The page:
The more we go digital, the more we can value traditional approaches

I am fascinated by digital technology and as avid a user of apps and devices as anyone I know. At my age, I should be descending into a gentle, anachronistic old age but I often feel I have just the right mix of imagination and numeracy for a vibrant digital affinity.

But digital comes at a price. I defy you not to miss the feel, smell and sensual experience of reading a book, for example, or the enjoyment of dropping a pickup arm onto a vinyl disc, not to mention the deeper sound and hiss and crackle of static.

Copyright Google Inc and Ordnance Survey

The more I use digital devices to input copy with keyboard or voice, the more I enjoy using a fountain pen on laid paper, writing letters and keeping notebooks.

Navigational systems are ubiquitous from GPS in cars, mapping apps on phones and charting app in yachts. I have a pilot friend who complements her private aircraft’s electronic instrumentation with a very useful iPad app.

But here’s the thing: digital mapping comes with a cost. Without seeing the big picture from a map or chart, we can get from A to B efficiently enough but lose an idea of the overall journey, the potential choice of other routes and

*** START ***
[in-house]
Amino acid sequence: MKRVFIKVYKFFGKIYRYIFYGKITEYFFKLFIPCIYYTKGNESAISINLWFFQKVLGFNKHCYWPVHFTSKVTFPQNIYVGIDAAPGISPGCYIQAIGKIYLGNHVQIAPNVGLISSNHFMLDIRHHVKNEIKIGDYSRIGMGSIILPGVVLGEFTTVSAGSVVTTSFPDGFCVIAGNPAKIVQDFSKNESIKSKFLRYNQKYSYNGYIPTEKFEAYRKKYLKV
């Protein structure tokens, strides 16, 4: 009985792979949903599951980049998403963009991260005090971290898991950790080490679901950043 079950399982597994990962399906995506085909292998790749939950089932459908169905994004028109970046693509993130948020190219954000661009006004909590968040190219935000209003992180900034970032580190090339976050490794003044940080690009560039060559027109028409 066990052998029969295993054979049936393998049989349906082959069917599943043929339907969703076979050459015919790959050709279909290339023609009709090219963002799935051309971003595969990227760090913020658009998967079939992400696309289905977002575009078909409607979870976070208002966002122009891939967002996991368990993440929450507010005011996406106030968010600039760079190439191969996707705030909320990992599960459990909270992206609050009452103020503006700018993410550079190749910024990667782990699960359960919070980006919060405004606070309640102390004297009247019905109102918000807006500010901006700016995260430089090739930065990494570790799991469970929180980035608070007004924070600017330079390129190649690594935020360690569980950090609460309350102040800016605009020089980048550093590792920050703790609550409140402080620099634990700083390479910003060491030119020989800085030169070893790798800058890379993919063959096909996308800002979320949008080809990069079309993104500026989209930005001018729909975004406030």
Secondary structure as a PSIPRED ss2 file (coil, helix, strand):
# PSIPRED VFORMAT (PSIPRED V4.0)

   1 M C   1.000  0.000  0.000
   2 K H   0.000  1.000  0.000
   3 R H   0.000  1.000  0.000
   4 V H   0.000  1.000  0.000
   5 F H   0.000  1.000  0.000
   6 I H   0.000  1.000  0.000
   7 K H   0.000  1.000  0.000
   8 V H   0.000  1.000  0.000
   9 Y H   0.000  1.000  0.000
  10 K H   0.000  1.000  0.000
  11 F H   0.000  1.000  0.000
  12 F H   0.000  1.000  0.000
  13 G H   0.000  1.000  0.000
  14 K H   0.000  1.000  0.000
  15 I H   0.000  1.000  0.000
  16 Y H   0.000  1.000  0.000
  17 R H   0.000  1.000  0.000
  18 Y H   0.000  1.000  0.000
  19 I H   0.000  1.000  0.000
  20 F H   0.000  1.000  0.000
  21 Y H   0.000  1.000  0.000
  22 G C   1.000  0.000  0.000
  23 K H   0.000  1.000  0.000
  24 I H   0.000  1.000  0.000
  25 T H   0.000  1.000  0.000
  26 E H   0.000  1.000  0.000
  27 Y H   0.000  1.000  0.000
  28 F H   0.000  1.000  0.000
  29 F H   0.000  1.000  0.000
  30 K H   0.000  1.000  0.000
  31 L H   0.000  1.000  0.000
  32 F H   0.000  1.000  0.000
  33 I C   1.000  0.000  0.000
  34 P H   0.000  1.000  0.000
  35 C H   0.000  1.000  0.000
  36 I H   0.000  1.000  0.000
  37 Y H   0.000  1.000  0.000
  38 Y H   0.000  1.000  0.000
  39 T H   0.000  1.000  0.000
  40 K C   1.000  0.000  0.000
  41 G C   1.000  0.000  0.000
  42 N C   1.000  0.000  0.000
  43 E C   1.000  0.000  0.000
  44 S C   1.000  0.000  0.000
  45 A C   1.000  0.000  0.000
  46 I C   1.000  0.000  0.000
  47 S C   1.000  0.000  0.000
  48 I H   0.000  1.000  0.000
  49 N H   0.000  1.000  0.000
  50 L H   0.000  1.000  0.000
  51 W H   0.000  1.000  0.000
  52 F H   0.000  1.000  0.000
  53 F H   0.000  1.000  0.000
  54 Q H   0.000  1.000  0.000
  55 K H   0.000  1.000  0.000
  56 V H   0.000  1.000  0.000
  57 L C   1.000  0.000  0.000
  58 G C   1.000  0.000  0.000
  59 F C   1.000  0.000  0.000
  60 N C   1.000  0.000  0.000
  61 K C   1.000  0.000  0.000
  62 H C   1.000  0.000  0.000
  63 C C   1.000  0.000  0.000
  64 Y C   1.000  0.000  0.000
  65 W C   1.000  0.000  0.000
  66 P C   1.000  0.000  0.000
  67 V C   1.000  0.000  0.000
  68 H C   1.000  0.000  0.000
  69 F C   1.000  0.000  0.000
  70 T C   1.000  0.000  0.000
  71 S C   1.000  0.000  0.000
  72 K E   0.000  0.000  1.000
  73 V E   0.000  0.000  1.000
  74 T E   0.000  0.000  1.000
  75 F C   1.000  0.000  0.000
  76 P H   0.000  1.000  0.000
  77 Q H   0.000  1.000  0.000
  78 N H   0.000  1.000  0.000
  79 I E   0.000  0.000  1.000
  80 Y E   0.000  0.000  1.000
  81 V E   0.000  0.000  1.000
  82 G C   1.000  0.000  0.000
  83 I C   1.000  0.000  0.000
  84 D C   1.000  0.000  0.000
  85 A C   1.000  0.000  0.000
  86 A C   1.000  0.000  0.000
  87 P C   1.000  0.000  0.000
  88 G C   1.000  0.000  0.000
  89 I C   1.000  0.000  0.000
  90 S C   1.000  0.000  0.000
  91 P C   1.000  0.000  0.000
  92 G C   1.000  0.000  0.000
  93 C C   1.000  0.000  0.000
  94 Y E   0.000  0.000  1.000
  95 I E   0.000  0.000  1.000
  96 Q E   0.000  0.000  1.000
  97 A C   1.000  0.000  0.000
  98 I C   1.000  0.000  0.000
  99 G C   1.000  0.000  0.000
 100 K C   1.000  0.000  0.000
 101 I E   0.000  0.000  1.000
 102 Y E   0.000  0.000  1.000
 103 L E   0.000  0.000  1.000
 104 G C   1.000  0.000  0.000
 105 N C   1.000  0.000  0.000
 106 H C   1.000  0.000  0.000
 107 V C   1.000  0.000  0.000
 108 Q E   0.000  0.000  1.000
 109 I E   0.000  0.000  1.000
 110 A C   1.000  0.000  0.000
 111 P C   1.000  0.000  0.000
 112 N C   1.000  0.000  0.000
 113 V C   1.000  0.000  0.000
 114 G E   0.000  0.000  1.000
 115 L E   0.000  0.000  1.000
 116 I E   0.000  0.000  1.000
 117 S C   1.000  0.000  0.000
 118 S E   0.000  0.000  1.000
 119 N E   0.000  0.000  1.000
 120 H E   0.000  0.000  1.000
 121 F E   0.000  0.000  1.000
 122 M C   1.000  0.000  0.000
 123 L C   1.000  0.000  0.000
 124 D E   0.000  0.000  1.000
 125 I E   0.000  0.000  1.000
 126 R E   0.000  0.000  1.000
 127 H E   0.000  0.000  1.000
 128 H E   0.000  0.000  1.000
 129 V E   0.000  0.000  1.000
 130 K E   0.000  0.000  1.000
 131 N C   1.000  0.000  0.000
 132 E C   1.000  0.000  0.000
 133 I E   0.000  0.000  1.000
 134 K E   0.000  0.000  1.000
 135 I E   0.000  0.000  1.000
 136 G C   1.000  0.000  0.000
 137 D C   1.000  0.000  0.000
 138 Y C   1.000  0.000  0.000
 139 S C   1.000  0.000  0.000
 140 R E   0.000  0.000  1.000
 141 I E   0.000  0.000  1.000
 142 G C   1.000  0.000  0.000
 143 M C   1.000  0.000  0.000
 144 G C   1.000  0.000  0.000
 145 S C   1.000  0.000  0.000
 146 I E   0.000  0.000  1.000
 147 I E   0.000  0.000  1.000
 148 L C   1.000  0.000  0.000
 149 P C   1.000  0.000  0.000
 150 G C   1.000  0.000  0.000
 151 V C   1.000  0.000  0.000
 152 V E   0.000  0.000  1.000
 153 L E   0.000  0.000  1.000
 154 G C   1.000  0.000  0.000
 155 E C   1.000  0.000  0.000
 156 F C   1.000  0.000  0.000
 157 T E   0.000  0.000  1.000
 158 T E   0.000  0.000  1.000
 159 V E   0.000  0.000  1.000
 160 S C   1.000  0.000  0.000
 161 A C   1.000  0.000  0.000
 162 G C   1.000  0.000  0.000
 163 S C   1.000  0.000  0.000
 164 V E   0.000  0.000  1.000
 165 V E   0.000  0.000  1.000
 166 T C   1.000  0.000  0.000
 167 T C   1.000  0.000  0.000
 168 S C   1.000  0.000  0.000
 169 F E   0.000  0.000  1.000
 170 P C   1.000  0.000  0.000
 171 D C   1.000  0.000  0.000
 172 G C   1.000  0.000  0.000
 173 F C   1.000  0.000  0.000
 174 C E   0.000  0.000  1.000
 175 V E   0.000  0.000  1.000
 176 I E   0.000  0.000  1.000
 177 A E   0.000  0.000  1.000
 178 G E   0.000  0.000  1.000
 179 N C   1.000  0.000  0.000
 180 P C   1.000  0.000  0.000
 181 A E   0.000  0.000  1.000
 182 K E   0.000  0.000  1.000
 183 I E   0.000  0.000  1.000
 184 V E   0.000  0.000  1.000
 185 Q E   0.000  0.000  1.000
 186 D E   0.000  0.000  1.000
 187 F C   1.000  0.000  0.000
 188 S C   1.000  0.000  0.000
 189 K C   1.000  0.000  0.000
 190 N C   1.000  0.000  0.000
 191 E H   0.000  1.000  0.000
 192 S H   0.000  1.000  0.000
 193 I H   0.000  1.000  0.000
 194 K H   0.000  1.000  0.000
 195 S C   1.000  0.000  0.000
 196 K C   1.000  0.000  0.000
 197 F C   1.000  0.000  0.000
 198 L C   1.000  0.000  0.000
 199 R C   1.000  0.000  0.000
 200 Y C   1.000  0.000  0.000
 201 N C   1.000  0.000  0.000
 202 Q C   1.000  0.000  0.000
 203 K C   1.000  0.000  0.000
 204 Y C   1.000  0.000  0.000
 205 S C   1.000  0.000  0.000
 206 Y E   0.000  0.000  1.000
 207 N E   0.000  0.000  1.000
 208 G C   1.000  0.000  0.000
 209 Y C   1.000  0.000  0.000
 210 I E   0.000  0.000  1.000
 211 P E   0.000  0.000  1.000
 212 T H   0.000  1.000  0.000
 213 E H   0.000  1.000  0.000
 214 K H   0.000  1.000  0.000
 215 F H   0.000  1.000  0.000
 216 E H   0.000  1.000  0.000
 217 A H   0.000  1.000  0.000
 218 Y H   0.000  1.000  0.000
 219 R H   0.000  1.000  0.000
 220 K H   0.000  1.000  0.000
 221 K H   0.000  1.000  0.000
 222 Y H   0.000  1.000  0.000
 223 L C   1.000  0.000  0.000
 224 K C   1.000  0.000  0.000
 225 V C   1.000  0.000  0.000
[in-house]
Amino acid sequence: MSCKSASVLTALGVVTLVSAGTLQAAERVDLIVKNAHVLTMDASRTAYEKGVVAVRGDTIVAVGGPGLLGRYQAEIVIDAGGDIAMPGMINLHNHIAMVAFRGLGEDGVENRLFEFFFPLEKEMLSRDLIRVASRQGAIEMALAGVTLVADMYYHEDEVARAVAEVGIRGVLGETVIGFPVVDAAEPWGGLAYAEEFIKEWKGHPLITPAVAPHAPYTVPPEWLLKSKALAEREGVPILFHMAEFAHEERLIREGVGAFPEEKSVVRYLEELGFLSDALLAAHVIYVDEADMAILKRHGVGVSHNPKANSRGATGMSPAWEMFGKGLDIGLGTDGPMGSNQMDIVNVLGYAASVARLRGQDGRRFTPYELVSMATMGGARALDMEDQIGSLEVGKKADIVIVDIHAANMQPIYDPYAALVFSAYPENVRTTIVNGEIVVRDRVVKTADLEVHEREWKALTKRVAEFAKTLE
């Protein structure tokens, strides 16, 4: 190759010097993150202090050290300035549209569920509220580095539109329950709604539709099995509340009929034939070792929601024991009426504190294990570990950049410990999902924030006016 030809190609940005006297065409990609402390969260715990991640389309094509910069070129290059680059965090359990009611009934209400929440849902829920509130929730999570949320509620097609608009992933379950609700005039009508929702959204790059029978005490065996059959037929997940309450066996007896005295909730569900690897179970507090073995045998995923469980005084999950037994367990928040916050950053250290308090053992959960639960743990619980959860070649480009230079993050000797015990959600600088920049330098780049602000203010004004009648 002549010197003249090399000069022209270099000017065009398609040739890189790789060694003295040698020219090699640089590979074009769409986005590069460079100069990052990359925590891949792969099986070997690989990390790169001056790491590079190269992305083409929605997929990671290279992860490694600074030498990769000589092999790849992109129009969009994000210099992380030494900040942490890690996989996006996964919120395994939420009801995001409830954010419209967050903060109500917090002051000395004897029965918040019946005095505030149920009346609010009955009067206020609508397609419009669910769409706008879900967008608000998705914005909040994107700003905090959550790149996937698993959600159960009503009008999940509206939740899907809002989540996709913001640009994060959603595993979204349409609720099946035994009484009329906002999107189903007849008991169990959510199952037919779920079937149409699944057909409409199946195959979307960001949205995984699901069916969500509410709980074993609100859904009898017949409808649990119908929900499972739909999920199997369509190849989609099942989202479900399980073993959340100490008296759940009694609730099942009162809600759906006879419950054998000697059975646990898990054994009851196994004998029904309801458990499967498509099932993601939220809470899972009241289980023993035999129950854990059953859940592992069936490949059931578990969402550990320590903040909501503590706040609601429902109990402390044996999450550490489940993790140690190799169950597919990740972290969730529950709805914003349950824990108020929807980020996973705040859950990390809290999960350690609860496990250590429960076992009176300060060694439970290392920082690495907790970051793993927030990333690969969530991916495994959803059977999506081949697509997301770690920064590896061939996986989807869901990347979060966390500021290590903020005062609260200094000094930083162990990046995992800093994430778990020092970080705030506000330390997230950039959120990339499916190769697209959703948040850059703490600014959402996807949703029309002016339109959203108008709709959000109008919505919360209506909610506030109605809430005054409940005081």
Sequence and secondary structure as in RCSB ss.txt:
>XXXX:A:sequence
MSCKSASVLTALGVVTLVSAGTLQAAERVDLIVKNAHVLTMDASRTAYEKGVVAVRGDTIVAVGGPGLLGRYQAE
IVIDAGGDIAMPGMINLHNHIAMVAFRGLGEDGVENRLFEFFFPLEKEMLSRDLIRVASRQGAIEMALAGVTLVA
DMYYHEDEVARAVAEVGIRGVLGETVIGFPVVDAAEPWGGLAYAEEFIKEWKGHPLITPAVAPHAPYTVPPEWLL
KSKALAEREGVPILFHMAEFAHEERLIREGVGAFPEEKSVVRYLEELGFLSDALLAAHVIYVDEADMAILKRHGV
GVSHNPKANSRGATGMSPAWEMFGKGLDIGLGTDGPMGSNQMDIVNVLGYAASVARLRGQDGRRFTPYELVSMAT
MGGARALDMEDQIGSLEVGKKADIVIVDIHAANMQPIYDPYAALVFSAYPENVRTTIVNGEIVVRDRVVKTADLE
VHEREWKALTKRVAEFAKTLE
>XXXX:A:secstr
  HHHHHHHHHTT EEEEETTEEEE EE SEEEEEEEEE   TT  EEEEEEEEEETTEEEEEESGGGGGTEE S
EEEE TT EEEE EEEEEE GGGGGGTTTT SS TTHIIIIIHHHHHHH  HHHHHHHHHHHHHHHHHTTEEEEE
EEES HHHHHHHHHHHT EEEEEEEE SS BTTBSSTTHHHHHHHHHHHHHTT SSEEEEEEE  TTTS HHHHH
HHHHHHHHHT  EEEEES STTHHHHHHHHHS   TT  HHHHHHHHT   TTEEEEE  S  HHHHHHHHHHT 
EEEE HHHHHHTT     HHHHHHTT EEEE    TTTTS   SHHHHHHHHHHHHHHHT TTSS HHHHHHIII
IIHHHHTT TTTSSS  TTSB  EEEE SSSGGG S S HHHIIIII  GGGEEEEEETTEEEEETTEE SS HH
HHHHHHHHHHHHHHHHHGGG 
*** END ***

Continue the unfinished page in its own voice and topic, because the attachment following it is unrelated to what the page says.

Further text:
With acknowledgments to Motion Smith Images

an appreciation of the countryside or seascape.

I enjoy planning a car journey from a topographical map: visualising the three dimensions of the route from contour lines, taking in the attractions on either side of the chosen road and deciding between direct routes and smaller, more scenic roads. Walking is enhanced by planning a route from a Landranger Ordnance Map even if you check your position on the walk from a mobile app.

There is something about using analogue first principles on both topographical maps and nautical charts — knowing the relationships between magnetic and true north, speed and scale, and so on — that is the basis of a fuller understanding of what navigational apps are providing you with and the assumptions they use.

There’s a safety element, too. If an electronic device can lose power, Sod’s Law says it may well do. If you have developed your analogue skills, in the absence of a chartplotter, you can plot a course on a chart, read your tide tables and spot lighthouses on the way to setting a course to safety.

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